I was going to do a reading roundup today but my in-laws are arriving in a few hours and you know what that means: less blogging, more cleaning. So I decided to focus on just one book today. It’s a fun book. A short book. My very favorite kind of book: parenting humor! And it’s got pictures, even. Yep, I’m an adult who likes reading stuff with pictures. There, I said it. What? Like you don’t go straight for the cartoons when you pick up the New Yorker?
I chose this book the way I choose much of my reading material – by wandering the aisles of the library or bookstore and picking covers that appeal to me. That’s right, I choose books by their covers. And I only read the New Yorker for the cartoons. Moving on…
So the book is called “Parenting: Illustrated with Crappy Pictures,” by Amber Dusick, a mother of two in L.A. Apparently it’s one of those blog-to-book success stories, so yay for Amber! But before I get into more details, let me say this. It may come as a surprise to some of you that despite my frequent
rants posts on the, um, more “challenging” moments of parenting, I actually LIKE being a parent. Love it, actually. So I always try (and sometimes fail) to infuse my rants with a kernel of hope and humor, because that’s really how I see life.
So I don’t like to read parenting books that are overly whiny, complain-y, and curse-y. They depress me. Did you know there’s an actual genre called “derelict mom books”? Yep, that’s a thing now. And while many might put Dusick in this category (in fact, she’s quoted in that article), I would disagree. I found her book concise, clever, sweet, and really, really funny. Unlike some books in this genre, I did not come away from it thinking she hates her kids and should have stuck to raising house plants.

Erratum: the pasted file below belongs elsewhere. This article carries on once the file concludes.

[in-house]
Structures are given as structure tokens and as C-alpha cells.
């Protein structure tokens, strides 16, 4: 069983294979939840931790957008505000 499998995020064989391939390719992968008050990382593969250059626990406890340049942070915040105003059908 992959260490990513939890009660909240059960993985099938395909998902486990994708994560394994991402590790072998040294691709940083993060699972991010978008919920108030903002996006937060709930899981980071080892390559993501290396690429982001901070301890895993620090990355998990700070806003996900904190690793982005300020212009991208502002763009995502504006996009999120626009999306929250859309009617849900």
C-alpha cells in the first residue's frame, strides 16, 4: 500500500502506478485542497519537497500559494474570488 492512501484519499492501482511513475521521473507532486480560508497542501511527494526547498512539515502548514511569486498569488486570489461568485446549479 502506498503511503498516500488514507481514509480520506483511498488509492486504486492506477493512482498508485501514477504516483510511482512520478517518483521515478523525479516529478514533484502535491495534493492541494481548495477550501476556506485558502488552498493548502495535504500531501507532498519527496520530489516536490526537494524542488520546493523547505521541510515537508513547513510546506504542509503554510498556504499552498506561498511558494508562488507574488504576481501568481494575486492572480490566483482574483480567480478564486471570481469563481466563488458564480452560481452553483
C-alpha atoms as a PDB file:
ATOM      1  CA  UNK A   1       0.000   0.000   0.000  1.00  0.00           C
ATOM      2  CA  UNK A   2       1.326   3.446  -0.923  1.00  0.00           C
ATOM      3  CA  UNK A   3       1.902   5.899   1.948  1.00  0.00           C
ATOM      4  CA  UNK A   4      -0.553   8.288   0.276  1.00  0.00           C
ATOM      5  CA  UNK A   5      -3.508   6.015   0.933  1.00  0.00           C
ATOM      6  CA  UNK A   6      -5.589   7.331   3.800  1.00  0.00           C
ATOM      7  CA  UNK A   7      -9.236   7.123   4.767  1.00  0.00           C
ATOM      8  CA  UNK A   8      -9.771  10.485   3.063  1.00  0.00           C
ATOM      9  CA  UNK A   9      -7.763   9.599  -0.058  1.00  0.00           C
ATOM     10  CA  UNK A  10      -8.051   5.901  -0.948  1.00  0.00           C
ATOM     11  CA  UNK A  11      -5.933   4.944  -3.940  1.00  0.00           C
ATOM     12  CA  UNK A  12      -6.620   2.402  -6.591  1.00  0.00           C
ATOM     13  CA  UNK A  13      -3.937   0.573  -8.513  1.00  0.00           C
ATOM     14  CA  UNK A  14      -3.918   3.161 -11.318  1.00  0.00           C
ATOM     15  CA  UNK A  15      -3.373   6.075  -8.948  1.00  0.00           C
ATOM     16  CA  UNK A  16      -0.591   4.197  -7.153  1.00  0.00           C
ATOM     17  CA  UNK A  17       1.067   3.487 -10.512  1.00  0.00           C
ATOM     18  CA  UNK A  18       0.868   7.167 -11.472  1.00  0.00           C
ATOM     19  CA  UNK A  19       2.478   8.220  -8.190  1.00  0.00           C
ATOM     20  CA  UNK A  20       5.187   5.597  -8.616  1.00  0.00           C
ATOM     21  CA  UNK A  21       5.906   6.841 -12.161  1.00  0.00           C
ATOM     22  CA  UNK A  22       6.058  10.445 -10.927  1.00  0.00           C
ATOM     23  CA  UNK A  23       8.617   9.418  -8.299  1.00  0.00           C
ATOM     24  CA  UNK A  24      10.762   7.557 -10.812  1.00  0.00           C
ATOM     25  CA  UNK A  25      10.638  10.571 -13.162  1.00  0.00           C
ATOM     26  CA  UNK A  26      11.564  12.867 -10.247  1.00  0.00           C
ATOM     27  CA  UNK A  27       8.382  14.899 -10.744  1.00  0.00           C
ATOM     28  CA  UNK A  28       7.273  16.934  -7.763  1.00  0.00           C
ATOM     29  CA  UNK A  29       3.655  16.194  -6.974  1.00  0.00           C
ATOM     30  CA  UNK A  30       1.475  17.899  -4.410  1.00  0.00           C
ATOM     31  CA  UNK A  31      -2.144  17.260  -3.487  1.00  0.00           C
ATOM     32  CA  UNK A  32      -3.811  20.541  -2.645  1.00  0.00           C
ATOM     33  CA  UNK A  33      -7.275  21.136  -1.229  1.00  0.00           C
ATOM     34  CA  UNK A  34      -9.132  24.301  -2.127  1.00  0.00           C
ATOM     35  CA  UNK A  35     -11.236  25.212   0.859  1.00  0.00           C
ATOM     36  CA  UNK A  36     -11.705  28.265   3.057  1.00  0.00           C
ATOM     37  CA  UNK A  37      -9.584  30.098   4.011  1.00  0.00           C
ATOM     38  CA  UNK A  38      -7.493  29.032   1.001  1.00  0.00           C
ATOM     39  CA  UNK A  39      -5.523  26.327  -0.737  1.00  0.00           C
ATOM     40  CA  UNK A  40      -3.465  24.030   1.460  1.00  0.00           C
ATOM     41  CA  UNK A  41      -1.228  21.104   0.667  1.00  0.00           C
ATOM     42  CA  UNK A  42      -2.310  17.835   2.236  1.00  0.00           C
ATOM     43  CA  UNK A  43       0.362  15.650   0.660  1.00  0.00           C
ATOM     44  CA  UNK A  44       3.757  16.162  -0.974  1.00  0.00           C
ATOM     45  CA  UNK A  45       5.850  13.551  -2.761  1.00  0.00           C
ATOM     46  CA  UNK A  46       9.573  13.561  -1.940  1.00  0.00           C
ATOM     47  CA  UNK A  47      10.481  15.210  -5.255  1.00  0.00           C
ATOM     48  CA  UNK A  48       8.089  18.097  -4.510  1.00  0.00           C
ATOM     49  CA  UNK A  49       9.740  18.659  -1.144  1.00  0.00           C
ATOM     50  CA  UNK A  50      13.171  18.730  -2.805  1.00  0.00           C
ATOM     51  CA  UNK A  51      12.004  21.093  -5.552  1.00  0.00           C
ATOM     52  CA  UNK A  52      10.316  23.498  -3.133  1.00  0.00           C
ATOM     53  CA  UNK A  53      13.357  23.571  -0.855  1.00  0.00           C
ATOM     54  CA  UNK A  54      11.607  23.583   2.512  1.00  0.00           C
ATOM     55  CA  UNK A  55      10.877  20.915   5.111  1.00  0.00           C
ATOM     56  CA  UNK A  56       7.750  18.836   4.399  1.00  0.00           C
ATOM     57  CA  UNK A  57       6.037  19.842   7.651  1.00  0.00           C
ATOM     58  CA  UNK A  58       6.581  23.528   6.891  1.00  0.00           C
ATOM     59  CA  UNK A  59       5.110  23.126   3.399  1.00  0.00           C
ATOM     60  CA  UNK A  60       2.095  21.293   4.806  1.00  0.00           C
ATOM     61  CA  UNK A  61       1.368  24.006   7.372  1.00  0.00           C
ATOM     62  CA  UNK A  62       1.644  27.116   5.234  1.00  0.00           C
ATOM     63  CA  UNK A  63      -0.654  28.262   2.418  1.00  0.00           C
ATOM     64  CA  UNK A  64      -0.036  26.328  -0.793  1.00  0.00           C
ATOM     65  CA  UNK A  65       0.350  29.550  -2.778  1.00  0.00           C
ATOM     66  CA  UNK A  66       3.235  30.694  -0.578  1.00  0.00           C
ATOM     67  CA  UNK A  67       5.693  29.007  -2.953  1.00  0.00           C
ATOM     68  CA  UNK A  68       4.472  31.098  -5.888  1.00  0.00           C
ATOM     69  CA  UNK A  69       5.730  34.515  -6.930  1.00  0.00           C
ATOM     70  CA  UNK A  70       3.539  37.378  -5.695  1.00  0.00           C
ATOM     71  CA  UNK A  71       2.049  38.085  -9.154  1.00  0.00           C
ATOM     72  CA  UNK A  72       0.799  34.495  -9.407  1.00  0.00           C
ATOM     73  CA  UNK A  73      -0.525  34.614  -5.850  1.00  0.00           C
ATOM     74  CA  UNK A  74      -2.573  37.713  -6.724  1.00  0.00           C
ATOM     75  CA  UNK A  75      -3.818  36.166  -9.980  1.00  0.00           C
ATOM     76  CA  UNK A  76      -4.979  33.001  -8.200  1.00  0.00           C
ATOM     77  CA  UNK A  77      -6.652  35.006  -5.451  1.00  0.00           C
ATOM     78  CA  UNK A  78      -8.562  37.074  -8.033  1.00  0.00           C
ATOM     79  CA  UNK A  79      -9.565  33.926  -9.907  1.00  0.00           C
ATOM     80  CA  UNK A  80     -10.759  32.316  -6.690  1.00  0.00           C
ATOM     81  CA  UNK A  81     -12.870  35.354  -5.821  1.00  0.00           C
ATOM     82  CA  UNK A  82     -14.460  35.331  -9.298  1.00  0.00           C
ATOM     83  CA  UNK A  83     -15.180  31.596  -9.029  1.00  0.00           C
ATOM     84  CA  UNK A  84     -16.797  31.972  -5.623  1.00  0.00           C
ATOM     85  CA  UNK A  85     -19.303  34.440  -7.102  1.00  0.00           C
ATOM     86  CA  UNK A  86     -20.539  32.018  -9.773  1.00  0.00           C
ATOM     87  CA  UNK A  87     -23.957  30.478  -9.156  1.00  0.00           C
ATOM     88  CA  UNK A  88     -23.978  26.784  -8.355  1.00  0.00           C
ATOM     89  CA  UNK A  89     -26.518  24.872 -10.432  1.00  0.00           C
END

Basically, the book is a series of anecdotes about her life with 2 small boys, on such topics as (not) sleeping, eating, traveling, and poop. They are all illustrated with simple stick drawings that make South Park look like high art. But there’s something so appealing and charming about her stick figures that it makes the stories even funnier. Check out her blog for a taste. There IS some cursing here and there, but it’s not gratuitous. It’s in context. [See the “Language (Is Cool)” chapter.]
My favorite parts were when she tries to explain homelessness to her son and it goes awry. (You get to pee outside? Awesome!!) And when the pizza delivery guy shows up at her house while the kids are taking a bath. (The word “penis” is shouted loudly, and often, while she’s attempting to pay.) And the part about mom illness vs. dad illness is perfect.
If that’s not enough of an endorsement, my 7yo — who is a budding illustrator and writer himself — swiped the book when I was done and read it cover to cover in one evening, giggling hysterically. Yep, badly drawn poop jokes are hilarious. You know you agree.